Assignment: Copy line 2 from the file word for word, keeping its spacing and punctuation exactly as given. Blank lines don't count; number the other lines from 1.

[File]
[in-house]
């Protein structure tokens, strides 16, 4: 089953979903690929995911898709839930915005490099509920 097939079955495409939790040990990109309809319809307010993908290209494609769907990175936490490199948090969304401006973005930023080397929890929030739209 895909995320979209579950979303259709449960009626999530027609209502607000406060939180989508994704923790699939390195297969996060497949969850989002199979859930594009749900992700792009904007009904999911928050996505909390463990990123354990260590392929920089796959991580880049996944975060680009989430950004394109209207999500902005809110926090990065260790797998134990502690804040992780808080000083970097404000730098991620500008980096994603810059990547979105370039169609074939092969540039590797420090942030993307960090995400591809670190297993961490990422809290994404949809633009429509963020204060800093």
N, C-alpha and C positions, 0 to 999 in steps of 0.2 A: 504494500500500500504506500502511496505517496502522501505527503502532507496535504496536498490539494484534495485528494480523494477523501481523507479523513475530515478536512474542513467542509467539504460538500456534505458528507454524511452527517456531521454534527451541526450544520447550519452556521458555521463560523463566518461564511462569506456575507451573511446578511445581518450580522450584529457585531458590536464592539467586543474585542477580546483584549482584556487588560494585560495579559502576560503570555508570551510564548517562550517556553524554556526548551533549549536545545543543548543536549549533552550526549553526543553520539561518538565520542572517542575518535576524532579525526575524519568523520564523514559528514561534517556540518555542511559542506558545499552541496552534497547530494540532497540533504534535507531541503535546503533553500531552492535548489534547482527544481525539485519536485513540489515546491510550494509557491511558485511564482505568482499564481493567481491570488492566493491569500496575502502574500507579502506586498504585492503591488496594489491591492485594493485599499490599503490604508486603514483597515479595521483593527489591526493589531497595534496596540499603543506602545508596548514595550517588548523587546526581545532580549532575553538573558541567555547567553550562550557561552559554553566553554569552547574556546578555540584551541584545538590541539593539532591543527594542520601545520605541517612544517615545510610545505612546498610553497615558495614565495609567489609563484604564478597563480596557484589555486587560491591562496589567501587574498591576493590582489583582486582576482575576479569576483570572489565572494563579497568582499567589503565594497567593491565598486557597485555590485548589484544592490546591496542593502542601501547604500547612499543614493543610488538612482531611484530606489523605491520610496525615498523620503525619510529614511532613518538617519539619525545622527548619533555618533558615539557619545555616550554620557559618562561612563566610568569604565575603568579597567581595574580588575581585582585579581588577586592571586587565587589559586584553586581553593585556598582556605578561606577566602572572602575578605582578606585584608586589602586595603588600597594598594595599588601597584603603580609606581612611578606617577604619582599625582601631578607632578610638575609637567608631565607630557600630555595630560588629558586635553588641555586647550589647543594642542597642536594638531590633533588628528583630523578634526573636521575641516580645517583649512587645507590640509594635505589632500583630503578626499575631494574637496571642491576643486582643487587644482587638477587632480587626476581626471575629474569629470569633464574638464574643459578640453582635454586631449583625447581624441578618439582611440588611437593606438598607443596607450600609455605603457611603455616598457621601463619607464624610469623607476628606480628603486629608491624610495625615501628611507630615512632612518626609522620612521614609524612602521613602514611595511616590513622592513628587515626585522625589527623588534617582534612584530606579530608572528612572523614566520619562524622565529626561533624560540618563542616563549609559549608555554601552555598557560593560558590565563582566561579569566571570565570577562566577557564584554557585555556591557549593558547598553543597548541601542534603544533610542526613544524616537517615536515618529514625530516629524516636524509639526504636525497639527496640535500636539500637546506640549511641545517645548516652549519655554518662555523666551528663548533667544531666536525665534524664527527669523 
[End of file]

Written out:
């Protein structure tokens, strides 16, 4: 089953979903690929995911898709839930915005490099509920 097939079955495409939790040990990109309809319809307010993908290209494609769907990175936490490199948090969304401006973005930023080397929890929030739209 895909995320979209579950979303259709449960009626999530027609209502607000406060939180989508994704923790699939390195297969996060497949969850989002199979859930594009749900992700792009904007009904999911928050996505909390463990990123354990260590392929920089796959991580880049996944975060680009989430950004394109209207999500902005809110926090990065260790797998134990502690804040992780808080000083970097404000730098991620500008980096994603810059990547979105370039169609074939092969540039590797420090942030993307960090995400591809670190297993961490990422809290994404949809633009429509963020204060800093």